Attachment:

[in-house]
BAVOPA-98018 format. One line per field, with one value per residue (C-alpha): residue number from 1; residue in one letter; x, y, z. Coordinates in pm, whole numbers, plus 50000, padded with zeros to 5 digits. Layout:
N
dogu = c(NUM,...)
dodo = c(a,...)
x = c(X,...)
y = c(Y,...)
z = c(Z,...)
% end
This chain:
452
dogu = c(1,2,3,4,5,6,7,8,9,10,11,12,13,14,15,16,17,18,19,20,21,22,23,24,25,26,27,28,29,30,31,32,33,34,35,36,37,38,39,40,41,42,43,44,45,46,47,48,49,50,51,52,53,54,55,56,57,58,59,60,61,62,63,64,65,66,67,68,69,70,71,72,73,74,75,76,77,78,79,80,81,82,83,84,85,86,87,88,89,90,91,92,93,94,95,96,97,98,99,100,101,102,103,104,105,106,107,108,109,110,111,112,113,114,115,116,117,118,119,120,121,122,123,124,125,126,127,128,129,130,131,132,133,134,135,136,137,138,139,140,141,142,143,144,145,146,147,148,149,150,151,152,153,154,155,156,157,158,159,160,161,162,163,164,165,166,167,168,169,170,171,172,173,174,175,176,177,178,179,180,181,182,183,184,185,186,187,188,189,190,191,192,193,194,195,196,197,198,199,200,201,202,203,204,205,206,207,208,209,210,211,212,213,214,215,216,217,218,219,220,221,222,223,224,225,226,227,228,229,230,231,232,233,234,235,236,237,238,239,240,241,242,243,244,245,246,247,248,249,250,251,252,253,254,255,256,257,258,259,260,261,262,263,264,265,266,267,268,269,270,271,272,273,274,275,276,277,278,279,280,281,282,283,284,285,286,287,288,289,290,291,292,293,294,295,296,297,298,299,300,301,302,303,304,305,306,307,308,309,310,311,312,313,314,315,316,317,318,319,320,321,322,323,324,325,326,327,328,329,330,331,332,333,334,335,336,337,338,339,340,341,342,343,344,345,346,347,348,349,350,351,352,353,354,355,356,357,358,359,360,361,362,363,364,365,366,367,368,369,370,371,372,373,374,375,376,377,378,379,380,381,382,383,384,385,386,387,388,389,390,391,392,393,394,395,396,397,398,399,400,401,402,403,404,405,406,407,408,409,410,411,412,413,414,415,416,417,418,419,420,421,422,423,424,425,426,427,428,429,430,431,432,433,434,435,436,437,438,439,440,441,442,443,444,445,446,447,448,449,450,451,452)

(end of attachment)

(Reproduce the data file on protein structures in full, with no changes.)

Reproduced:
[in-house]
BAVOPA-98018 format. One line per field, with one value per residue (C-alpha): residue number from 1; residue in one letter; x, y, z. Coordinates in pm, whole numbers, plus 50000, padded with zeros to 5 digits. Layout:
N
dogu = c(NUM,...)
dodo = c(a,...)
x = c(X,...)
y = c(Y,...)
z = c(Z,...)
% end
This chain:
452
dogu = c(1,2,3,4,5,6,7,8,9,10,11,12,13,14,15,16,17,18,19,20,21,22,23,24,25,26,27,28,29,30,31,32,33,34,35,36,37,38,39,40,41,42,43,44,45,46,47,48,49,50,51,52,53,54,55,56,57,58,59,60,61,62,63,64,65,66,67,68,69,70,71,72,73,74,75,76,77,78,79,80,81,82,83,84,85,86,87,88,89,90,91,92,93,94,95,96,97,98,99,100,101,102,103,104,105,106,107,108,109,110,111,112,113,114,115,116,117,118,119,120,121,122,123,124,125,126,127,128,129,130,131,132,133,134,135,136,137,138,139,140,141,142,143,144,145,146,147,148,149,150,151,152,153,154,155,156,157,158,159,160,161,162,163,164,165,166,167,168,169,170,171,172,173,174,175,176,177,178,179,180,181,182,183,184,185,186,187,188,189,190,191,192,193,194,195,196,197,198,199,200,201,202,203,204,205,206,207,208,209,210,211,212,213,214,215,216,217,218,219,220,221,222,223,224,225,226,227,228,229,230,231,232,233,234,235,236,237,238,239,240,241,242,243,244,245,246,247,248,249,250,251,252,253,254,255,256,257,258,259,260,261,262,263,264,265,266,267,268,269,270,271,272,273,274,275,276,277,278,279,280,281,282,283,284,285,286,287,288,289,290,291,292,293,294,295,296,297,298,299,300,301,302,303,304,305,306,307,308,309,310,311,312,313,314,315,316,317,318,319,320,321,322,323,324,325,326,327,328,329,330,331,332,333,334,335,336,337,338,339,340,341,342,343,344,345,346,347,348,349,350,351,352,353,354,355,356,357,358,359,360,361,362,363,364,365,366,367,368,369,370,371,372,373,374,375,376,377,378,379,380,381,382,383,384,385,386,387,388,389,390,391,392,393,394,395,396,397,398,399,400,401,402,403,404,405,406,407,408,409,410,411,412,413,414,415,416,417,418,419,420,421,422,423,424,425,426,427,428,429,430,431,432,433,434,435,436,437,438,439,440,441,442,443,444,445,446,447,448,449,450,451,452)